When Basecamp CEO Jason Fried released a public blog post last week detailing the company’s new policies on discussing politics at work, technologists across the country sounded off.
The changes included not allowing “societal and political discussions” on the Chicago-based project management and team communication platform maker’s own Basecamp account, as well as eliminating internal committees and “paternalistic” health and wellness policies, like a fitness benefit or continuing education allowances. It didn’t go over very smoothly in the court of public opinion (Twitter). It also sent about a third of the company’s 60 staffers away, either quitting or accepting buyouts to leave.
I resigned today from my role as Head of Marketing at Basecamp due to recent changes and new policies.
I'll be returning to entrepreneurship. My DMs are open if you'd like to talk or you can reach me at firstname.lastname@example.org
— Andy Didorosi 🏁 (@AndyDidorosi) April 30, 2021
Given the recent changes at Basecamp, I’ve decided to leave my job as Head of Design.
I've helped design & build all of our products since 2011, and recently I’ve been leading our design team too.
Will be looking for something new, so please reach out / RT. DMs open.
— Jonas Downey (@jonasdowney) April 30, 2021
I have resigned from Basecamp after 7.5 years and 100+ podcast episodes.
Thanks to the listeners of The Distance and The Rework Podcast for tuning in all these years.
Thanks to my colleagues for being some of the kindest, smartest, and most empathetic humans I've ever met. ❤️
— Wailin Wong (@VelocityWong) April 30, 2021
On Tuesday, Fried published an update, starting simply with “Last week was terrible.”
The new policies will stand, he continued, “but we have some refining and clarifying to do.”
For some company leaders, like venture-backed Guru Technologies’ cofounders, Rick Nucci and Mitch Stewart, the very public playing-out of Basecamp’s culture memo and its backlash was an opportunity to double down on the company’s own values.
In an internal note to Guru employees — which Technical.ly got permission to publish here — Nucci and Stewart wrote that tech has long had a reputation for “growth at all costs.” For some, that means disregarding the communities around you, leaving your personal life at home, or “going to war” with our teams. Check it out:
“But at Guru, this growth doesn’t need to come at a cost — it’s not a tradeoff for us. In order to do our best work, we must recognize the communities and people around us where Guru, our team members, and our customers exist. Our belief is this leads to a better performing company.
We don’t believe you can separate societal impacts from your lives the second you start working. As a company and as a leadership team, we believe that attempting to prevent people from having conversations of this nature at work is anathema to inclusion, and it actually breeds divisiveness by telling people to go elsewhere to have those discussions.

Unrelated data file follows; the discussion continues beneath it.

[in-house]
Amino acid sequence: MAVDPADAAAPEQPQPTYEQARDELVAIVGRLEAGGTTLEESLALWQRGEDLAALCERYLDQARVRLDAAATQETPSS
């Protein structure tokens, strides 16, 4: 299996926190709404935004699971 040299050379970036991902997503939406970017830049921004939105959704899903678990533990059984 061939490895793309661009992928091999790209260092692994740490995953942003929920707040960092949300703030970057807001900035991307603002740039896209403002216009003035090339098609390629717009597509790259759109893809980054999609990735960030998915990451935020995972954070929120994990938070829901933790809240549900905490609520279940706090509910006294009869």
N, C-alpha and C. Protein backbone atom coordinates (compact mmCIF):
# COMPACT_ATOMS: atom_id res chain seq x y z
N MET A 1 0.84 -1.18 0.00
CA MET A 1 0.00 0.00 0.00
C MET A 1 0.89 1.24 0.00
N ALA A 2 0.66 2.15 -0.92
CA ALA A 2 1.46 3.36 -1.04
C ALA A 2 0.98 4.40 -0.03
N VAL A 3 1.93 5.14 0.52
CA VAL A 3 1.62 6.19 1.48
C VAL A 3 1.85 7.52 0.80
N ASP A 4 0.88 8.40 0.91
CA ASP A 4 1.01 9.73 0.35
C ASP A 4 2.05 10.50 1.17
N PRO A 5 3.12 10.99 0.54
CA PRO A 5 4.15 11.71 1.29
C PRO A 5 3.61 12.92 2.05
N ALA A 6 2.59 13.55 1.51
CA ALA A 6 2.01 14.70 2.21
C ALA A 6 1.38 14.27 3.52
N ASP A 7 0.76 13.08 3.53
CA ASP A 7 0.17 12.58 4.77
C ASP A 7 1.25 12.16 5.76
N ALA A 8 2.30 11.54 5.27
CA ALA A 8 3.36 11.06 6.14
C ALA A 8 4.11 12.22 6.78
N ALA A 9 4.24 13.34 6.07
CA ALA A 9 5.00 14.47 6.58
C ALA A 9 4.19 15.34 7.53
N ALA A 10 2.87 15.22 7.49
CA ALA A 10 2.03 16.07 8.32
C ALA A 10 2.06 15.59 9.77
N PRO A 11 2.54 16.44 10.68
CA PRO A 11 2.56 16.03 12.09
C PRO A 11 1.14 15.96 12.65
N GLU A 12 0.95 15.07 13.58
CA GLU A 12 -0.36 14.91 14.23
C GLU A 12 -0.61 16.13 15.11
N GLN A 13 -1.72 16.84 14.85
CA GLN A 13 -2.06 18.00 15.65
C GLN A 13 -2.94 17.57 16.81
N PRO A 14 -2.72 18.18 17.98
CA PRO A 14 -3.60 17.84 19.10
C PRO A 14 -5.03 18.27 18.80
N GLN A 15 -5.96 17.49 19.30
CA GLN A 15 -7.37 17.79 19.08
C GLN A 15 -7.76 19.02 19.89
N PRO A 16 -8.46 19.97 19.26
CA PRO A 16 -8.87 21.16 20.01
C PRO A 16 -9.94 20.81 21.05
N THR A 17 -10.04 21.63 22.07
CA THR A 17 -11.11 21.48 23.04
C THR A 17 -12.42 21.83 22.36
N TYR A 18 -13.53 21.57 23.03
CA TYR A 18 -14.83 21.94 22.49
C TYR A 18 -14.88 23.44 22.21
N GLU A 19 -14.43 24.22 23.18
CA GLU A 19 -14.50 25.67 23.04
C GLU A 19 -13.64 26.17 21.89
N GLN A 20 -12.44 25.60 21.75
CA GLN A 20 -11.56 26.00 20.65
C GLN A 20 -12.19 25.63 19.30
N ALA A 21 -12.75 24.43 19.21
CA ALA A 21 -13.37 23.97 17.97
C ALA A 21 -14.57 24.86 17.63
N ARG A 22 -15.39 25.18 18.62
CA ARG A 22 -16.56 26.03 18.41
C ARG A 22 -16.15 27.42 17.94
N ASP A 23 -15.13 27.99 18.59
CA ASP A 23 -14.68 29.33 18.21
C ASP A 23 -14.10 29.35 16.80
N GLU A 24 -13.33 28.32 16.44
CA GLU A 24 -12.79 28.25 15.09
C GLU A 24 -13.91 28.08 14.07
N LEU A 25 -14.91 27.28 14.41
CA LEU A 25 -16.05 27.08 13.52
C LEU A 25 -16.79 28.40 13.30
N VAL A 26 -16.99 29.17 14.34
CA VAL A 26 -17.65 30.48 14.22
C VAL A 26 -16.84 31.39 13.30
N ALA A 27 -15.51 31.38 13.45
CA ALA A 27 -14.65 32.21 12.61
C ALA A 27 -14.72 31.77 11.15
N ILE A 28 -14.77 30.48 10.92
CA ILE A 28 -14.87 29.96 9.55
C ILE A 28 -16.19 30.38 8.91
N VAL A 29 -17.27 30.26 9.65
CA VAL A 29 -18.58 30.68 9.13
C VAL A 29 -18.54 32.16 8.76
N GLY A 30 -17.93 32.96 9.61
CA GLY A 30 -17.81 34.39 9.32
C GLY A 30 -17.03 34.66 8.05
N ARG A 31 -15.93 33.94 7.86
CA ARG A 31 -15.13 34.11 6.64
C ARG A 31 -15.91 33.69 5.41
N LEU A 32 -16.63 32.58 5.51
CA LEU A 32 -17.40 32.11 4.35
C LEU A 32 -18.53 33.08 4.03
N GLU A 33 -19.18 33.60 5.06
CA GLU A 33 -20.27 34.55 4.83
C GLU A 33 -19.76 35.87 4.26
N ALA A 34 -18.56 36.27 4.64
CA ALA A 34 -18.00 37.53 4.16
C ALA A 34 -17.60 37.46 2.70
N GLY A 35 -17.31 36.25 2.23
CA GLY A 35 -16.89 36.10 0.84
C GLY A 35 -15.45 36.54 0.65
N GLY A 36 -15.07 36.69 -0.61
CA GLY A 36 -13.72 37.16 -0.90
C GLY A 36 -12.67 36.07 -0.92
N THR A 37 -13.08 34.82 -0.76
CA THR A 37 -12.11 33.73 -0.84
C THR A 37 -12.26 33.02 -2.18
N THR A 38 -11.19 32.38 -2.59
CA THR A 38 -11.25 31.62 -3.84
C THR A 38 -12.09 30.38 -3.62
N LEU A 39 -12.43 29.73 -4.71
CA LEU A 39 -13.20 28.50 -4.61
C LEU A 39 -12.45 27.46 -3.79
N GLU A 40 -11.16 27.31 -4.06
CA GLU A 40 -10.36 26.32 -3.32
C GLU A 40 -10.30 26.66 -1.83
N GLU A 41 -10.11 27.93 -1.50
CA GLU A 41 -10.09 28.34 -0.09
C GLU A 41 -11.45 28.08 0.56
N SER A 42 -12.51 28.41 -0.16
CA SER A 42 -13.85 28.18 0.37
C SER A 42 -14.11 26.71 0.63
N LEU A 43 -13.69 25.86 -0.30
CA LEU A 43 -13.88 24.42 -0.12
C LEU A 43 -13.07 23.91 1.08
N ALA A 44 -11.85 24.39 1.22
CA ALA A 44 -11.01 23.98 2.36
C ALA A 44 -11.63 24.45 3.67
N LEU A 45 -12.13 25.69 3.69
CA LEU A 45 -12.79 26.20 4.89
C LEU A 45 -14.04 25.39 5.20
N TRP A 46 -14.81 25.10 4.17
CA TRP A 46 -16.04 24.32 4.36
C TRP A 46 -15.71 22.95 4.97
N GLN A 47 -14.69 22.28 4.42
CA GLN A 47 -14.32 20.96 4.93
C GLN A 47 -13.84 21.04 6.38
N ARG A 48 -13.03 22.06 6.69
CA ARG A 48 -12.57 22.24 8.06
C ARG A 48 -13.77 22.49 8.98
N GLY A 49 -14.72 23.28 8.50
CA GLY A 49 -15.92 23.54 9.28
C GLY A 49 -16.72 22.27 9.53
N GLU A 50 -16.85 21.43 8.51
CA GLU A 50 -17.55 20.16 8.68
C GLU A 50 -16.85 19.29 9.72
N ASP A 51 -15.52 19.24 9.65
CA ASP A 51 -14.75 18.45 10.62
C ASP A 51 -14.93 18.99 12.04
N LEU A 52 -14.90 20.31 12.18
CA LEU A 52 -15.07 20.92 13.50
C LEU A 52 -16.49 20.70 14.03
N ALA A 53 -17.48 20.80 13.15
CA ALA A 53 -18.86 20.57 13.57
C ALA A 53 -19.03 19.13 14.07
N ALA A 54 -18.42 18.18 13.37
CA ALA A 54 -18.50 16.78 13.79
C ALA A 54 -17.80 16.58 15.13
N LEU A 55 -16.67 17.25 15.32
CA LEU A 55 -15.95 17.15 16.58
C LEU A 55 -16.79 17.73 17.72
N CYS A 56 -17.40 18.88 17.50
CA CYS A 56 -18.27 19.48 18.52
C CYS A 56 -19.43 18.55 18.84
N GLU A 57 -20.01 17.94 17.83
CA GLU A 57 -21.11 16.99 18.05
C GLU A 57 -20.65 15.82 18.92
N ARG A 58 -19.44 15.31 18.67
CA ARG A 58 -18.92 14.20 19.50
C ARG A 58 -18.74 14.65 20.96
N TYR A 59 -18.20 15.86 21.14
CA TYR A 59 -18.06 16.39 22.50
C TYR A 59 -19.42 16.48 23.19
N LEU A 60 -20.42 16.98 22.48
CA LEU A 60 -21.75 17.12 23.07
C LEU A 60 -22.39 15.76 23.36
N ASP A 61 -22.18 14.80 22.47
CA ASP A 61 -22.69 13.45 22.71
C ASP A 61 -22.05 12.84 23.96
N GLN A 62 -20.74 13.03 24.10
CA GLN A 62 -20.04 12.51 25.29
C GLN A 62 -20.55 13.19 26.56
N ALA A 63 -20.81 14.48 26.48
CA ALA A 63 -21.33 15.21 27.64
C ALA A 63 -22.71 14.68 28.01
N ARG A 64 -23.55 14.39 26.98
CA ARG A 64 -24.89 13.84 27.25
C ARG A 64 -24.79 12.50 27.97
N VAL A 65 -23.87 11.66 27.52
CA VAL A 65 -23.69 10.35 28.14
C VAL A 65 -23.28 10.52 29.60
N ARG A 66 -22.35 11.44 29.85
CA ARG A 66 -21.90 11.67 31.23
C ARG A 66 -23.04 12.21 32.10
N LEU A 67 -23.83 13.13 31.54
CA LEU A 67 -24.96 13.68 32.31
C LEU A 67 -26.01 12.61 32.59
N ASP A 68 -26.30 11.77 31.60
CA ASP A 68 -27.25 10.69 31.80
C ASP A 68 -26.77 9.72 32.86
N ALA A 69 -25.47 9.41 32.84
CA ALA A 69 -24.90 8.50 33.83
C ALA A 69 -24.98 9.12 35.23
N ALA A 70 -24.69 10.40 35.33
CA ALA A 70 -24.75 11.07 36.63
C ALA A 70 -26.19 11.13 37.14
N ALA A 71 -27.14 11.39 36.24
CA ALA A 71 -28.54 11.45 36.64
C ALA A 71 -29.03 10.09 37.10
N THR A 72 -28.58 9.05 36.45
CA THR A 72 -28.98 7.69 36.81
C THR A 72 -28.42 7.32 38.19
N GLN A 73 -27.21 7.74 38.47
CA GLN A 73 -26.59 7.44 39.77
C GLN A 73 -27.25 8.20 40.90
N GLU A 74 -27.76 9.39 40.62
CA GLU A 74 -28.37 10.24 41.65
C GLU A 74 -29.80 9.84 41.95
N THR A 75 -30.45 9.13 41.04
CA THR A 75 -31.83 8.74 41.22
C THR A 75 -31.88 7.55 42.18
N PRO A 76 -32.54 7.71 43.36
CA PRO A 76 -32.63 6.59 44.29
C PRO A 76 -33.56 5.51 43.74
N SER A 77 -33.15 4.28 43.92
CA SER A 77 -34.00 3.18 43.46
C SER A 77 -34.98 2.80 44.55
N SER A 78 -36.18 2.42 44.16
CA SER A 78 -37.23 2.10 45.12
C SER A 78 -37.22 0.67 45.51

Life happens with little to no regard for working hours, and work-life integration is at an all time high. If you’re going to bring your whole self to work then you bring whatever life you have with you. By bringing that life with you, and having healthy discussions at work about them, it gives you the freedom to process everything together and even find solace in the people you spend an inordinate amount of time with. Dare we say that it could make you “more productive” if you’re able to discuss these things together instead of spending energy worrying about what you’re allowed to say or feel at work? Yes, we dare say that.
These discussions will test companies and their Core Values. In our experience, if these values are not clearly defined, they’ll define themselves. For Guru, our six values are publicly displayed on our company’s website, and include tenets like “Give First” and “Embrace the Journey.” Both of these values exist to reinforce the idea that we believe the best performing teams are those who feel energized, included, satisfied. A company alone can’t create these emotions for an employee, but we can certainly design systems that foster these states of being whenever possible.
We have no interest in being a fast growth company at the expense of Embracing the Journey and Giving First. Our path to fast, sustainable growth is not independent of these values. It is built on them.”
Their response echoes some of what we’ve heard from other culture leaders on the changing role of business and society. It’s also a move in line with what many companies have wrestled with in the last year or so: how to make room for employee’s lives and identities while we work from home amid multiple crises.
Read the full note to Guru employees here.-30-